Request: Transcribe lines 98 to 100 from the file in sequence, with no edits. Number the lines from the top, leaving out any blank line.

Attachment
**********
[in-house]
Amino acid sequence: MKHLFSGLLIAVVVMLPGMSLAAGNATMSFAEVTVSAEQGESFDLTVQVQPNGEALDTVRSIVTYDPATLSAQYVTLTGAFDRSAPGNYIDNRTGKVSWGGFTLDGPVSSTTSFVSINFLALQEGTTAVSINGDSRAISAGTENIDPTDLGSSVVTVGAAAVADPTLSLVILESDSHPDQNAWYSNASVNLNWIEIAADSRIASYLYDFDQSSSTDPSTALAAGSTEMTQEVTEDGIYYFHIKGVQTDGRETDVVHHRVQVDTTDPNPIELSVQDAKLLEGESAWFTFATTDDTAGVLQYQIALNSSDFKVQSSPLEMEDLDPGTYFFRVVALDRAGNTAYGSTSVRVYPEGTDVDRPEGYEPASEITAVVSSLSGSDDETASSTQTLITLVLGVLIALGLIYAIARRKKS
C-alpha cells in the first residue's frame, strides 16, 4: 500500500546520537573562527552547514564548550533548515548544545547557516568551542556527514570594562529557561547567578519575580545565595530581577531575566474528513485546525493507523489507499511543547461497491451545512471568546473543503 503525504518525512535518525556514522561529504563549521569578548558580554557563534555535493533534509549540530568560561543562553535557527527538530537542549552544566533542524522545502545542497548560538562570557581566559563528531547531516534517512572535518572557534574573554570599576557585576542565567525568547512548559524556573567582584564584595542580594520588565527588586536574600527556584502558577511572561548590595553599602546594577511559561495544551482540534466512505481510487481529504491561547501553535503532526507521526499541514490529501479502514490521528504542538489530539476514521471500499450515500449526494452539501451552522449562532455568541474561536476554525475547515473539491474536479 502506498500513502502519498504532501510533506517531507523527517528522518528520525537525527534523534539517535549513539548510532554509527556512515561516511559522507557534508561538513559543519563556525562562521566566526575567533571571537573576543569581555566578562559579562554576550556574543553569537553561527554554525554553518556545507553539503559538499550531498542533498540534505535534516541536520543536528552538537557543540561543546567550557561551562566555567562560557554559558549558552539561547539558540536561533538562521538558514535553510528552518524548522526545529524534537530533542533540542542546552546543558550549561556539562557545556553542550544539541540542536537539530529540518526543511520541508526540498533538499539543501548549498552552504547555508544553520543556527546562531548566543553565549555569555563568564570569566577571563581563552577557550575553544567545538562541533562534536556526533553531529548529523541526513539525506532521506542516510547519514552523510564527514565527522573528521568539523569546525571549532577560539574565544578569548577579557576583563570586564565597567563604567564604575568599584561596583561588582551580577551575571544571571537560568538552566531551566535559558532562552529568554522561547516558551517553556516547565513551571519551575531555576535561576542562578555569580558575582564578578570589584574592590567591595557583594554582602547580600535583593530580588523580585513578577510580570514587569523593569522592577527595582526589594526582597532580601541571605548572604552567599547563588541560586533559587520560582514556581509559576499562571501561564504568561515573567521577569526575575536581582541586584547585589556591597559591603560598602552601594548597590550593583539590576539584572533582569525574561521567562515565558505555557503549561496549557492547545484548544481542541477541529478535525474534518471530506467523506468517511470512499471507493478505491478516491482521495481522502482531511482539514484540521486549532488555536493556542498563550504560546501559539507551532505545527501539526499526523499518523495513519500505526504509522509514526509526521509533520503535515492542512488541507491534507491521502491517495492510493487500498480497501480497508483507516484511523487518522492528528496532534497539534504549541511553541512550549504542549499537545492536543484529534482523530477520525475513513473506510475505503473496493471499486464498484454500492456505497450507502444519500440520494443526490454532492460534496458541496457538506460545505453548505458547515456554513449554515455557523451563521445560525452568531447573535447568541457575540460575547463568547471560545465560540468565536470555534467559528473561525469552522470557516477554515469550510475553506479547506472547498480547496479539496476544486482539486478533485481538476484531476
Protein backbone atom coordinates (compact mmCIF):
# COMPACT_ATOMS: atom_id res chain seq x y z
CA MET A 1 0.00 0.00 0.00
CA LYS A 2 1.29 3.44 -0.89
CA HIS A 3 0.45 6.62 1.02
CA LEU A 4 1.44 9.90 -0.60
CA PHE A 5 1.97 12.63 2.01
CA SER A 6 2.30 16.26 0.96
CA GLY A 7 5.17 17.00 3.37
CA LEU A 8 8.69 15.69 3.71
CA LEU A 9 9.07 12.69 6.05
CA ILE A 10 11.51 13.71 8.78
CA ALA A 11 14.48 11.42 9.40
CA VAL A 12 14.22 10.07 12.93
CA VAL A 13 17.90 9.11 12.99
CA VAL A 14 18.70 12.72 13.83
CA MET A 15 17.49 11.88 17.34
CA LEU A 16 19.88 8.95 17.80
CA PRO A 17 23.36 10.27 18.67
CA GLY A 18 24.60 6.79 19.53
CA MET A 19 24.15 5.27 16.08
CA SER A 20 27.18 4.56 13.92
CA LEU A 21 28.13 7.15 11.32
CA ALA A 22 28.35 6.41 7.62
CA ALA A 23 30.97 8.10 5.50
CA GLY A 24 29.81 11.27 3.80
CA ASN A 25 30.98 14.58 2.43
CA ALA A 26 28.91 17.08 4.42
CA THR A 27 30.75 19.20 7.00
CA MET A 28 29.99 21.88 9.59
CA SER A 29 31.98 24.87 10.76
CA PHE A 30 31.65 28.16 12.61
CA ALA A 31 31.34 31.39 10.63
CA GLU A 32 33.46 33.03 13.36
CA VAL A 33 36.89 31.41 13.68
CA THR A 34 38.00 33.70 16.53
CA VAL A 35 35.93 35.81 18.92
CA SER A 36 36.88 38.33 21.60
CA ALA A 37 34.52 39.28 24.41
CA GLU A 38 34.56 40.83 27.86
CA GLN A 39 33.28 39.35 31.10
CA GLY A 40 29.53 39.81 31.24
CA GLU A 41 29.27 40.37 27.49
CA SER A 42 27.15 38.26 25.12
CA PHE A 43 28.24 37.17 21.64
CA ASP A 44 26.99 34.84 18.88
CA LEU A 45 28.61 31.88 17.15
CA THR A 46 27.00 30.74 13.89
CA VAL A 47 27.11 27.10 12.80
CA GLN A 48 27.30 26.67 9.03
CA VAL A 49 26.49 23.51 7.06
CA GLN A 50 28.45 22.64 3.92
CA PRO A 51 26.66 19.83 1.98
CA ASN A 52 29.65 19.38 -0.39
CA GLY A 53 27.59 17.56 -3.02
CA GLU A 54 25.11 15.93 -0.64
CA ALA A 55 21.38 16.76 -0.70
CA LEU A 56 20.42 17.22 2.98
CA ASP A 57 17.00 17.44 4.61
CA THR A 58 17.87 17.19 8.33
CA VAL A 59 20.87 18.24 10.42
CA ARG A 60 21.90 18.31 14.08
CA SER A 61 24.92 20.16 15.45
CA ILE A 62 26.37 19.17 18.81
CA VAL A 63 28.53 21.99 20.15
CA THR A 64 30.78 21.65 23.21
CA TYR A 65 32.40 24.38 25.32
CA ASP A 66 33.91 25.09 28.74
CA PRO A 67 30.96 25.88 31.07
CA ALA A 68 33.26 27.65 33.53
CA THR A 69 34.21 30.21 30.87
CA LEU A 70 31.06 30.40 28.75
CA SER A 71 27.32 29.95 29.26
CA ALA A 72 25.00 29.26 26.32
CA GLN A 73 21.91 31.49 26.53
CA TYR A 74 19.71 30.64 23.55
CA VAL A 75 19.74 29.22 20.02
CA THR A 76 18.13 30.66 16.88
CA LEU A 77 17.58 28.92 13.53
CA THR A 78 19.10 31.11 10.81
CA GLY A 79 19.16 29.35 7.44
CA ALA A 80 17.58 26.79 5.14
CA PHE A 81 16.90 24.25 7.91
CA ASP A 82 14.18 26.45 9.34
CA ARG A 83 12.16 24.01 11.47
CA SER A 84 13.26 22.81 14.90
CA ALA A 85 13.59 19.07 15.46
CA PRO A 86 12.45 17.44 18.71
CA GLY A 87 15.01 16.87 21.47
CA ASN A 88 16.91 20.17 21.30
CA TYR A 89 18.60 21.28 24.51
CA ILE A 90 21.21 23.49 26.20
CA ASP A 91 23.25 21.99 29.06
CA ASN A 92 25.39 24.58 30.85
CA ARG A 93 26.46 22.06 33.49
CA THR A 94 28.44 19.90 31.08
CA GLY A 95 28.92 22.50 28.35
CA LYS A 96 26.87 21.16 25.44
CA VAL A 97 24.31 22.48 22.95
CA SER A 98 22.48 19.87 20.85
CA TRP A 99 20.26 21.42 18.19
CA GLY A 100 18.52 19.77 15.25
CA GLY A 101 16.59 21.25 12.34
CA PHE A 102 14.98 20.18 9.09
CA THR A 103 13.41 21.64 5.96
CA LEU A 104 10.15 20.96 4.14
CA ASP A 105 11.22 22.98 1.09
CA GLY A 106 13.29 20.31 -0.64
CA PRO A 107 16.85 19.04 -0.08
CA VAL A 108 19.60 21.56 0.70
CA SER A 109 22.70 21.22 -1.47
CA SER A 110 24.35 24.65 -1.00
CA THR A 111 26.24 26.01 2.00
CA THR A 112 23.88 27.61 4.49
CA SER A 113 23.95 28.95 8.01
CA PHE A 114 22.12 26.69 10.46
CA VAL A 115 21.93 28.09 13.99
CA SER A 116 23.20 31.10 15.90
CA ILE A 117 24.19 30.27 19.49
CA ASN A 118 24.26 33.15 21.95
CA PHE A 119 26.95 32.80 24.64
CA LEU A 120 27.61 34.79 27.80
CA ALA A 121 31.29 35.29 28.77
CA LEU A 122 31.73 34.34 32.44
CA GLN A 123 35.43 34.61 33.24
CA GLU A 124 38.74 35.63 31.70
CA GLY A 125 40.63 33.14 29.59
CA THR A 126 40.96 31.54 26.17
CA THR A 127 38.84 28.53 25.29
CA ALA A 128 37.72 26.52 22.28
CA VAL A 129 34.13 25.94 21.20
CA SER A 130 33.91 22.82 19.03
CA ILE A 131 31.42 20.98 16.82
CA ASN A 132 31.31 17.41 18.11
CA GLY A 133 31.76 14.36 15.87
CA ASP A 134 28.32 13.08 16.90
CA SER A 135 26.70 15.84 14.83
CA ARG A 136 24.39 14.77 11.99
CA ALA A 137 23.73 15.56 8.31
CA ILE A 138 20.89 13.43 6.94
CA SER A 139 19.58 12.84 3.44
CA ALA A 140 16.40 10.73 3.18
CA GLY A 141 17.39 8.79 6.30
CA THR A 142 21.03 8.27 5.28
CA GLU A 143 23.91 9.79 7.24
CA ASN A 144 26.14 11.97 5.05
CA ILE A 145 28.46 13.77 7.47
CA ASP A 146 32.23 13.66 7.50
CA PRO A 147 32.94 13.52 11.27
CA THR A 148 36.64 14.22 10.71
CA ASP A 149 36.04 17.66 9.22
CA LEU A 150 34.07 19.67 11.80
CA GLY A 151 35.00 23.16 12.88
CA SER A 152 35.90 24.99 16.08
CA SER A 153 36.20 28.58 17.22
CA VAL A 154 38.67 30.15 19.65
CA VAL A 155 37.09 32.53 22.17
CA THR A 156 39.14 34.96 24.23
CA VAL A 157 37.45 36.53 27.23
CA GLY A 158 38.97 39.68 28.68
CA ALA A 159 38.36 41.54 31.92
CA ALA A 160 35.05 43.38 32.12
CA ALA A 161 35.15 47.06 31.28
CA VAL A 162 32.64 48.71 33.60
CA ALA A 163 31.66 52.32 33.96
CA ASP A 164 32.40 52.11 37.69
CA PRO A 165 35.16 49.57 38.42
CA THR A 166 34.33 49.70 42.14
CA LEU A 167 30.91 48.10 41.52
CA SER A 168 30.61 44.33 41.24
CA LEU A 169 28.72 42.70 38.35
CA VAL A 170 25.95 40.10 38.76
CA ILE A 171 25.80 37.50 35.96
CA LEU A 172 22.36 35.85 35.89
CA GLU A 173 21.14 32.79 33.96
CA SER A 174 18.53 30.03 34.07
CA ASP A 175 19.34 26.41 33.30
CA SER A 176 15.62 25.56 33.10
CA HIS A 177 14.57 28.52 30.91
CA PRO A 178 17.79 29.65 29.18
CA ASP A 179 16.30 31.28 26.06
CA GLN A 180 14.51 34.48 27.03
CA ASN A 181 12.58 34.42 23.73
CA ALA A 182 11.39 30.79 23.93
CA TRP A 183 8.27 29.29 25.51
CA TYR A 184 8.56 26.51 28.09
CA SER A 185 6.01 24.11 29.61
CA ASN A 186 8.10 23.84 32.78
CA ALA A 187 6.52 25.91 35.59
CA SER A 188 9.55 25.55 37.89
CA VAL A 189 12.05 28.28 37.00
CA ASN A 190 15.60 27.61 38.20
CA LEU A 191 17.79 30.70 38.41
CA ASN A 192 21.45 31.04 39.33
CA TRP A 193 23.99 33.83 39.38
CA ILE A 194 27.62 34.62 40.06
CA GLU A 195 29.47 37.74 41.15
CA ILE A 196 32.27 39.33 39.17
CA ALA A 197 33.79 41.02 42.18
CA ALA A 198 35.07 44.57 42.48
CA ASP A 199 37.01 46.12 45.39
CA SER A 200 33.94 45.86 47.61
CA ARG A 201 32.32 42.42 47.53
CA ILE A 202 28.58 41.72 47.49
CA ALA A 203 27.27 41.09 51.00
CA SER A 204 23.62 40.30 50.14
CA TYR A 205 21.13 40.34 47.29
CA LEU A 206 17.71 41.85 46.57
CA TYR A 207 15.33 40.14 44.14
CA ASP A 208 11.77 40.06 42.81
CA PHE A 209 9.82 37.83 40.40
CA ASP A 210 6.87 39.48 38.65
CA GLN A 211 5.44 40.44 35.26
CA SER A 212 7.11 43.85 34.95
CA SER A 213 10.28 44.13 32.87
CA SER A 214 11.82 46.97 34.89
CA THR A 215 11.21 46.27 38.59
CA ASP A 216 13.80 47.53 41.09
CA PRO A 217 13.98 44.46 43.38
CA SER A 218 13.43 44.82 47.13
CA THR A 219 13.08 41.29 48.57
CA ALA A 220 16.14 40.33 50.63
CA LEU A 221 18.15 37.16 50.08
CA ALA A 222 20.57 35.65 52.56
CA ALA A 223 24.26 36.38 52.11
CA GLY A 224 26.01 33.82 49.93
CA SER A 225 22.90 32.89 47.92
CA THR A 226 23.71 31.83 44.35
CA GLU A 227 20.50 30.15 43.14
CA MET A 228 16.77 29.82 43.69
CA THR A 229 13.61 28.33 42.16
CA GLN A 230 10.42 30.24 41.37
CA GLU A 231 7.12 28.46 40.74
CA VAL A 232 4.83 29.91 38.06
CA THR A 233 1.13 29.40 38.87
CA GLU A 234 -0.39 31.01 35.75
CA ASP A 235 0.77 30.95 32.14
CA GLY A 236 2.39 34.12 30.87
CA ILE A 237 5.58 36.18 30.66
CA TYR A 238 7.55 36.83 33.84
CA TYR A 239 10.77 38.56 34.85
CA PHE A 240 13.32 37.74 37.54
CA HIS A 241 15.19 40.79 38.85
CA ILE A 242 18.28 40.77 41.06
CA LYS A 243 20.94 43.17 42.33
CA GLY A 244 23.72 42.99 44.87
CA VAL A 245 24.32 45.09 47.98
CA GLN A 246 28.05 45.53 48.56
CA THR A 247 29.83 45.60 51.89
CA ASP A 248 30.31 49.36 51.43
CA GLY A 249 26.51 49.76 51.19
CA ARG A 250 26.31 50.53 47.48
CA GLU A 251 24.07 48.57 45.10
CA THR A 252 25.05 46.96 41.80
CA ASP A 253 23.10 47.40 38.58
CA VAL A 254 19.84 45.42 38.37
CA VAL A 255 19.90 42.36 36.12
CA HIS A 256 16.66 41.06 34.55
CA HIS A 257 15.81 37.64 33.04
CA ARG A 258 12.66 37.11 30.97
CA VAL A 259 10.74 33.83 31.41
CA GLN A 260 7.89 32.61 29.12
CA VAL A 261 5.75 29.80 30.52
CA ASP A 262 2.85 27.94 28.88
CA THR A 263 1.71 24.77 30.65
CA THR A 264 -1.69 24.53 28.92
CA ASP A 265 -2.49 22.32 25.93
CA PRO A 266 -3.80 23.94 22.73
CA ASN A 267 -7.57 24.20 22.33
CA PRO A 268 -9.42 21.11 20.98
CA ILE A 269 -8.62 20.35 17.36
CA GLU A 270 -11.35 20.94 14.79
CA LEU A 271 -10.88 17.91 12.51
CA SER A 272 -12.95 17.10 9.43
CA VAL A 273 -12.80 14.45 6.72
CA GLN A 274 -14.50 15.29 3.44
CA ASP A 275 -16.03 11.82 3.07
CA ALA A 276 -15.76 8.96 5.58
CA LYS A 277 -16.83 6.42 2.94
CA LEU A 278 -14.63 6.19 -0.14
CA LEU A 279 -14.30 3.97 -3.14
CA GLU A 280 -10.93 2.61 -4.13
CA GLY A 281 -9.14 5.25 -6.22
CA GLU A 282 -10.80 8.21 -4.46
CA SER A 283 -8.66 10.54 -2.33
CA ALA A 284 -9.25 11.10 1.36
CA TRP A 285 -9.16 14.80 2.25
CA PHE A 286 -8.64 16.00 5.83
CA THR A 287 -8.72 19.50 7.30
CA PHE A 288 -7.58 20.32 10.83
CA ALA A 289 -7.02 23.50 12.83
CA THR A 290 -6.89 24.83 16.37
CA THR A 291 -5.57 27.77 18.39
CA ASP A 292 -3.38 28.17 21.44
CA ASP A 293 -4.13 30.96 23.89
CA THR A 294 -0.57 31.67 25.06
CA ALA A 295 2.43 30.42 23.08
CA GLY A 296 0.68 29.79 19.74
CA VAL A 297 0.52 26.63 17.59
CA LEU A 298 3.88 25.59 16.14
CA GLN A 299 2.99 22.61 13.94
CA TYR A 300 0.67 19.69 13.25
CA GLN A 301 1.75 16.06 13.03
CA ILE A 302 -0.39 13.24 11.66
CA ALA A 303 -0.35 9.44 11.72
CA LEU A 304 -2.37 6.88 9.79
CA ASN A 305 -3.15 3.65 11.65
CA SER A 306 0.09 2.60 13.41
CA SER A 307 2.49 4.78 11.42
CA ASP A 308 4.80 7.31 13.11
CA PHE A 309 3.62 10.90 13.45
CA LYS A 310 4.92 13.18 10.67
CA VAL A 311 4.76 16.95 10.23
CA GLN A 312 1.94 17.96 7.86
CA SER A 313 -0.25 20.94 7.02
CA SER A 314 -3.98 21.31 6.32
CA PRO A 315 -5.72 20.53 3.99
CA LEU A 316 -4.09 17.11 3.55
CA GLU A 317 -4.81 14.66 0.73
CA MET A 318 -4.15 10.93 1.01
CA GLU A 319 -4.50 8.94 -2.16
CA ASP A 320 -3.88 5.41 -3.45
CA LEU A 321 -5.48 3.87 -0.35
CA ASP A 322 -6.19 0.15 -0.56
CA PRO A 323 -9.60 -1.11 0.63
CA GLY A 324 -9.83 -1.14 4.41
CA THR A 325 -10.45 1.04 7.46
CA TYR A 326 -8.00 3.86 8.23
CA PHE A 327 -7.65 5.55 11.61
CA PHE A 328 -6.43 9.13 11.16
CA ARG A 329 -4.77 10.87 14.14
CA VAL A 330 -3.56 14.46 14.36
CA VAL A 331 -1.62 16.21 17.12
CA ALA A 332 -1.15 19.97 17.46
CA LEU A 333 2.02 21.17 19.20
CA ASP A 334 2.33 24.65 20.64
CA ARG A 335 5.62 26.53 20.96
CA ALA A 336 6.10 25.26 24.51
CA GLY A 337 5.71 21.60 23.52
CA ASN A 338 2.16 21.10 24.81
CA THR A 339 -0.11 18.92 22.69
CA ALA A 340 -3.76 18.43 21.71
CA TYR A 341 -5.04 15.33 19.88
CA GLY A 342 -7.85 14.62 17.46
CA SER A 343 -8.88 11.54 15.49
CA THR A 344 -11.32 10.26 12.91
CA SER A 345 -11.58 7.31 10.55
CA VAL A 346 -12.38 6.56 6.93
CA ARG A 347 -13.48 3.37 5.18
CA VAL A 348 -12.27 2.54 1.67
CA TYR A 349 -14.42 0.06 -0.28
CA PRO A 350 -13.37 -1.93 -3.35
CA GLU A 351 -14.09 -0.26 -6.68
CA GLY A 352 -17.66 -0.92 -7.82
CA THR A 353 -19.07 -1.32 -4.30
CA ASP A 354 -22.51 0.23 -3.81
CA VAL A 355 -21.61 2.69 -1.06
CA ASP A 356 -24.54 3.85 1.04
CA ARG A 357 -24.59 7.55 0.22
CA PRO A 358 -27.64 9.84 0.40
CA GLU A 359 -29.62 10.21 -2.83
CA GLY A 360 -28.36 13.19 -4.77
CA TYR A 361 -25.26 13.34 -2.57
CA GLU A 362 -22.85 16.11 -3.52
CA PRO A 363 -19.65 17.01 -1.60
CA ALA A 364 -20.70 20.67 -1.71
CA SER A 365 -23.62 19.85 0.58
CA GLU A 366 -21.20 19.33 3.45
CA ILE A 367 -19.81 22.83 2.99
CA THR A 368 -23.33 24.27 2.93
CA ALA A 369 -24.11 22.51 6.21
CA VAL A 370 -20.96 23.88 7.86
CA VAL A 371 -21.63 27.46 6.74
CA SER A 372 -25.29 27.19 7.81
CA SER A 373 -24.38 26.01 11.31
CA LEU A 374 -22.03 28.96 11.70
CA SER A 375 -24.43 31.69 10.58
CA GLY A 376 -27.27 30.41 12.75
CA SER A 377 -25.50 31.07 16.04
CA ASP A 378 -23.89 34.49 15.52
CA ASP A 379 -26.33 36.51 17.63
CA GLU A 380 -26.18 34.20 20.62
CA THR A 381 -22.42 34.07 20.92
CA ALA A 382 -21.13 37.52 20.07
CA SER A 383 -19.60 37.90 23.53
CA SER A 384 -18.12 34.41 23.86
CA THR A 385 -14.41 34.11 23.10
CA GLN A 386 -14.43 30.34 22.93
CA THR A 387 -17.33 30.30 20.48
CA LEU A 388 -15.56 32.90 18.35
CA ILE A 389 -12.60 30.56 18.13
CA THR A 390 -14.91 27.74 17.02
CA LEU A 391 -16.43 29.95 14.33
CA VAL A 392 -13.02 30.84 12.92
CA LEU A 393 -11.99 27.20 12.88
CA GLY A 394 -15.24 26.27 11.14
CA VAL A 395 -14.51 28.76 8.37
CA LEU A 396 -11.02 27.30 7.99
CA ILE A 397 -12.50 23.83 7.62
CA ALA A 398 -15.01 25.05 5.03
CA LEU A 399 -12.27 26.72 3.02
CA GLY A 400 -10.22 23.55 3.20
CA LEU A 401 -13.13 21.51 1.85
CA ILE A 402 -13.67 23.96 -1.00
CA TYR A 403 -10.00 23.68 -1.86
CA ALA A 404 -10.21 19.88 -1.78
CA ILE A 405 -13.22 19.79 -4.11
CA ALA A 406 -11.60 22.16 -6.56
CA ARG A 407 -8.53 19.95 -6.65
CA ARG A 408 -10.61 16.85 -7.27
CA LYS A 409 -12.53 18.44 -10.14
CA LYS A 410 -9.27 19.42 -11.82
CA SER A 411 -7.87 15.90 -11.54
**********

CA ARG A 93 26.46 22.06 33.49
CA THR A 94 28.44 19.90 31.08
CA GLY A 95 28.92 22.50 28.35